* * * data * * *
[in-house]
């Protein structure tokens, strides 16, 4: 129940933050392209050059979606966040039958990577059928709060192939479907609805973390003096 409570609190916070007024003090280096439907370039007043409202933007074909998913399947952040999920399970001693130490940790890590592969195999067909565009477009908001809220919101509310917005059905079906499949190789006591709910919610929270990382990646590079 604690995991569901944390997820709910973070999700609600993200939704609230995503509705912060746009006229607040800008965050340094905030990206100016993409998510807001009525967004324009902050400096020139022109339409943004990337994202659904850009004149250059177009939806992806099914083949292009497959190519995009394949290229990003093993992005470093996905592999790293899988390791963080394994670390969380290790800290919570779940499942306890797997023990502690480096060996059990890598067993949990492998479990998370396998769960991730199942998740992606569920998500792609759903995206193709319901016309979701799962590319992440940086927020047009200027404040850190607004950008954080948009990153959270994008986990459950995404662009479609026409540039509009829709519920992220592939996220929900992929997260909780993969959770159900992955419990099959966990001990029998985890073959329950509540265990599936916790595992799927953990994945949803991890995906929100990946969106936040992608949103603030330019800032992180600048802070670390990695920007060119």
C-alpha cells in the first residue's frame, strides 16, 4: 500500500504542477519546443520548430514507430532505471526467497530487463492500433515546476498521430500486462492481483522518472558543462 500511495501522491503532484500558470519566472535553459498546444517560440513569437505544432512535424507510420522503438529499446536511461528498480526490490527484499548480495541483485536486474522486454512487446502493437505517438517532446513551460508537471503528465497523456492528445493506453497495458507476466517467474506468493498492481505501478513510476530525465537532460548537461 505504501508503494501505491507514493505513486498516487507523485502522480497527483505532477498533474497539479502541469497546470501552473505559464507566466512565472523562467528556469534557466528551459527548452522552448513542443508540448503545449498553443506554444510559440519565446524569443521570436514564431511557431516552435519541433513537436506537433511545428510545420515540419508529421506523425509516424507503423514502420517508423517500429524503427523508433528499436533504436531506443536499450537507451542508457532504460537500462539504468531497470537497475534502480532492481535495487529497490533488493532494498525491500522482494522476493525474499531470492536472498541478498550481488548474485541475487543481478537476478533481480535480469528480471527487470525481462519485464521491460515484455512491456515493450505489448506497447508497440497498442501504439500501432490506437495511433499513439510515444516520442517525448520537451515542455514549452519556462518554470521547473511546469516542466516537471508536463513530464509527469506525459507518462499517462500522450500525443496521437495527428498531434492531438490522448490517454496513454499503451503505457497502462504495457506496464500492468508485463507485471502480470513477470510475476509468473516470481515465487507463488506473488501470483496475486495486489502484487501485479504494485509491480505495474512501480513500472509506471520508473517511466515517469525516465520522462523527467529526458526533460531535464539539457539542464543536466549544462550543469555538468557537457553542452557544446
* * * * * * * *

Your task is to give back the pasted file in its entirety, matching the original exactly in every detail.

[in-house]
């Protein structure tokens, strides 16, 4: 129940933050392209050059979606966040039958990577059928709060192939479907609805973390003096 409570609190916070007024003090280096439907370039007043409202933007074909998913399947952040999920399970001693130490940790890590592969195999067909565009477009908001809220919101509310917005059905079906499949190789006591709910919610929270990382990646590079 604690995991569901944390997820709910973070999700609600993200939704609230995503509705912060746009006229607040800008965050340094905030990206100016993409998510807001009525967004324009902050400096020139022109339409943004990337994202659904850009004149250059177009939806992806099914083949292009497959190519995009394949290229990003093993992005470093996905592999790293899988390791963080394994670390969380290790800290919570779940499942306890797997023990502690480096060996059990890598067993949990492998479990998370396998769960991730199942998740992606569920998500792609759903995206193709319901016309979701799962590319992440940086927020047009200027404040850190607004950008954080948009990153959270994008986990459950995404662009479609026409540039509009829709519920992220592939996220929900992929997260909780993969959770159900992955419990099959966990001990029998985890073959329950509540265990599936916790595992799927953990994945949803991890995906929100990946969106936040992608949103603030330019800032992180600048802070670390990695920007060119």
C-alpha cells in the first residue's frame, strides 16, 4: 500500500504542477519546443520548430514507430532505471526467497530487463492500433515546476498521430500486462492481483522518472558543462 500511495501522491503532484500558470519566472535553459498546444517560440513569437505544432512535424507510420522503438529499446536511461528498480526490490527484499548480495541483485536486474522486454512487446502493437505517438517532446513551460508537471503528465497523456492528445493506453497495458507476466517467474506468493498492481505501478513510476530525465537532460548537461 505504501508503494501505491507514493505513486498516487507523485502522480497527483505532477498533474497539479502541469497546470501552473505559464507566466512565472523562467528556469534557466528551459527548452522552448513542443508540448503545449498553443506554444510559440519565446524569443521570436514564431511557431516552435519541433513537436506537433511545428510545420515540419508529421506523425509516424507503423514502420517508423517500429524503427523508433528499436533504436531506443536499450537507451542508457532504460537500462539504468531497470537497475534502480532492481535495487529497490533488493532494498525491500522482494522476493525474499531470492536472498541478498550481488548474485541475487543481478537476478533481480535480469528480471527487470525481462519485464521491460515484455512491456515493450505489448506497447508497440497498442501504439500501432490506437495511433499513439510515444516520442517525448520537451515542455514549452519556462518554470521547473511546469516542466516537471508536463513530464509527469506525459507518462499517462500522450500525443496521437495527428498531434492531438490522448490517454496513454499503451503505457497502462504495457506496464500492468508485463507485471502480470513477470510475476509468473516470481515465487507463488506473488501470483496475486495486489502484487501485479504494485509491480505495474512501480513500472509506471520508473517511466515517469525516465520522462523527467529526458526533460531535464539539457539542464543536466549544462550543469555538468557537457553542452557544446